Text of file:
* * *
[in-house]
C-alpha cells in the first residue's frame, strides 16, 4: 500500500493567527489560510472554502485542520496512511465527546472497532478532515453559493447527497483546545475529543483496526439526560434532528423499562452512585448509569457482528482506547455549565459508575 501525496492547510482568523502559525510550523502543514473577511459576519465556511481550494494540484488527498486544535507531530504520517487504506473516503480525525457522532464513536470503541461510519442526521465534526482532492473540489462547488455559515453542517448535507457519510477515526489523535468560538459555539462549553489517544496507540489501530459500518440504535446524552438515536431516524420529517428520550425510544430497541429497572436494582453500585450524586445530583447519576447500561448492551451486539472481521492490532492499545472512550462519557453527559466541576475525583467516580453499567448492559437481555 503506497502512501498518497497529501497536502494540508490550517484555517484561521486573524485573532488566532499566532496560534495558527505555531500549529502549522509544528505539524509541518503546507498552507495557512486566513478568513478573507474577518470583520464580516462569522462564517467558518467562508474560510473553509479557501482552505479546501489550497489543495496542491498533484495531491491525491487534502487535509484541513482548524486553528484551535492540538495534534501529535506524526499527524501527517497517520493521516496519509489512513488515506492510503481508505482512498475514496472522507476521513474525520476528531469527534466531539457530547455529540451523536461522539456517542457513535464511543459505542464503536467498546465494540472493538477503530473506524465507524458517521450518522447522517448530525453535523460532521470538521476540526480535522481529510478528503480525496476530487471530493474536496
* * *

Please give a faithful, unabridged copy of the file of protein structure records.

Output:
[in-house]
C-alpha cells in the first residue's frame, strides 16, 4: 500500500493567527489560510472554502485542520496512511465527546472497532478532515453559493447527497483546545475529543483496526439526560434532528423499562452512585448509569457482528482506547455549565459508575 501525496492547510482568523502559525510550523502543514473577511459576519465556511481550494494540484488527498486544535507531530504520517487504506473516503480525525457522532464513536470503541461510519442526521465534526482532492473540489462547488455559515453542517448535507457519510477515526489523535468560538459555539462549553489517544496507540489501530459500518440504535446524552438515536431516524420529517428520550425510544430497541429497572436494582453500585450524586445530583447519576447500561448492551451486539472481521492490532492499545472512550462519557453527559466541576475525583467516580453499567448492559437481555 503506497502512501498518497497529501497536502494540508490550517484555517484561521486573524485573532488566532499566532496560534495558527505555531500549529502549522509544528505539524509541518503546507498552507495557512486566513478568513478573507474577518470583520464580516462569522462564517467558518467562508474560510473553509479557501482552505479546501489550497489543495496542491498533484495531491491525491487534502487535509484541513482548524486553528484551535492540538495534534501529535506524526499527524501527517497517520493521516496519509489512513488515506492510503481508505482512498475514496472522507476521513474525520476528531469527534466531539457530547455529540451523536461522539456517542457513535464511543459505542464503536467498546465494540472493538477503530473506524465507524458517521450518522447522517448530525453535523460532521470538521476540526480535522481529510478528503480525496476530487471530493474536496